The Securities and Exchange Commission yesterday delayed voting on proposed rule changes designed to curb rating agency conflicts of interest, pushing back a vote on them until Dec. 3, when it will consider two additional rating agency-related proposals.

The SEC pulled the item off the meeting's agenda at the last minute yesterday, and instead voted only on an unrelated proposal to require mutual funds to distribute "plain English" prospectuses to their investors. The five-member commission voted unanimously to adopt those rule changes.

The conflicts-of-interest proposal would, among other things, bar rating agencies from allowing the officials that negotiate fees with issuers to also rate the issuers' deals.

In other action at the Dec. 3 meeting, the SEC will consider a proposal to boost rating agency disclosures and allow investors to better differentiate between structured, corporate, or municipal securities by either attaching a symbol or a lengthy report to a rating of a structured product.

A third and thus far highly controversial proposal to be considered at that meeting would strip explicit references to "nationally recognized statistical rating organizations" from 38 of its rules, including 2a-7, which governs tax-exempt and other money market funds.

"Originally, we had planned to spread the consideration of the credit rating agency rules over two meetings, since that is the way we proposed them," SEC chairman Christopher Cox said at the start of the hour-long meeting. "But the commissioners and staff have agreed that the best way to proceed is to do the entire package of rules in one meeting ... This rulemaking remains a high priority for the commission."

The proposals were all made in June in response to record losses reported by Wall Street firms with investments in tainted subprime mortgage securities, which were rated triple-A despite their poor credit quality.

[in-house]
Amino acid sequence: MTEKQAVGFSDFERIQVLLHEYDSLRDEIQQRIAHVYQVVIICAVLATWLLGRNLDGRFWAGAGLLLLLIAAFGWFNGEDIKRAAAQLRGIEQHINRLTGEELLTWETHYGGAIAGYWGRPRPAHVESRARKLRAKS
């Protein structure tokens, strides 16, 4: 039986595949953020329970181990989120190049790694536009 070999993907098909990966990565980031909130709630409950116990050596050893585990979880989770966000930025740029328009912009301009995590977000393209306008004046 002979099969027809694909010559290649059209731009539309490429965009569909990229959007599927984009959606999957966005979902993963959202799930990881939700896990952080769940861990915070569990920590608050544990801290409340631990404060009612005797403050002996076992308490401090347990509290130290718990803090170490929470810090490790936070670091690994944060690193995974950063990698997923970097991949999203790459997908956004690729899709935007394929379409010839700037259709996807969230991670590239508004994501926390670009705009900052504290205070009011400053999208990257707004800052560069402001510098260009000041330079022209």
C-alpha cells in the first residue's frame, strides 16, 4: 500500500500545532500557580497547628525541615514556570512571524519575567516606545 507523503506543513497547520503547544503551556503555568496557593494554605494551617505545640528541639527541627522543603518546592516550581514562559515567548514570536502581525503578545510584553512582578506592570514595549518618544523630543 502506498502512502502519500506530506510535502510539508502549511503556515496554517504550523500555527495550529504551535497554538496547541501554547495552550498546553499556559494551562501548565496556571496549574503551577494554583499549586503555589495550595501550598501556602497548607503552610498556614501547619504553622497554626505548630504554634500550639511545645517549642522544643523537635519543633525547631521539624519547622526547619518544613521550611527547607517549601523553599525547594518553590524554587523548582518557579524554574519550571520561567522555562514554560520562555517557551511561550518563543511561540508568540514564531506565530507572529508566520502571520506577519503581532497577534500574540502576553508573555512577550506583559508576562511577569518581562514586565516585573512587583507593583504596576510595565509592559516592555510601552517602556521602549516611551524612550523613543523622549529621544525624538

Meanwhile, the commission's adoption of rule changes requiring "plain English" prospectuses for mutual funds comes about a year after the SEC first proposed the idea.

Under the rule changes, mutual funds will be required to provide a two- to four-page summary, either in the form of a "summary prospectus" or at the front of the current statutory prospectus, beginning in 2010. The summary must include key information, such as the fund's investment objectives, strategies, risks, and costs. In addition, funds will be required to provide an enhanced online version of their prospectus.

SEC officials believe that the summary prospectuses would save lay readers from digging through pages of legalese in the full-length prospectuses and allow them to easily compare one fund to others.

The vote was welcomed by the Investment Company Institute, which represents the $10.6 trillion mutual fund industry. ICI president and chief executive officer Paul Schott Stevens called the summary prospectus "a clear, concise document that investors are more likely to use and therefore benefit from than the long-form statutory prospectus."

In 1998, the SEC approved a proposal allowing funds to create a voluntary "profile" similar to a summary, but few companies have done so because they do not want to be held liable for providing information that does not contain all the material that is included in full prospectuses, SEC officials have said.

Cox also told reporters after the meeting that the commission may meet again later in December to consider other proposals, though he declined to specify which ones.

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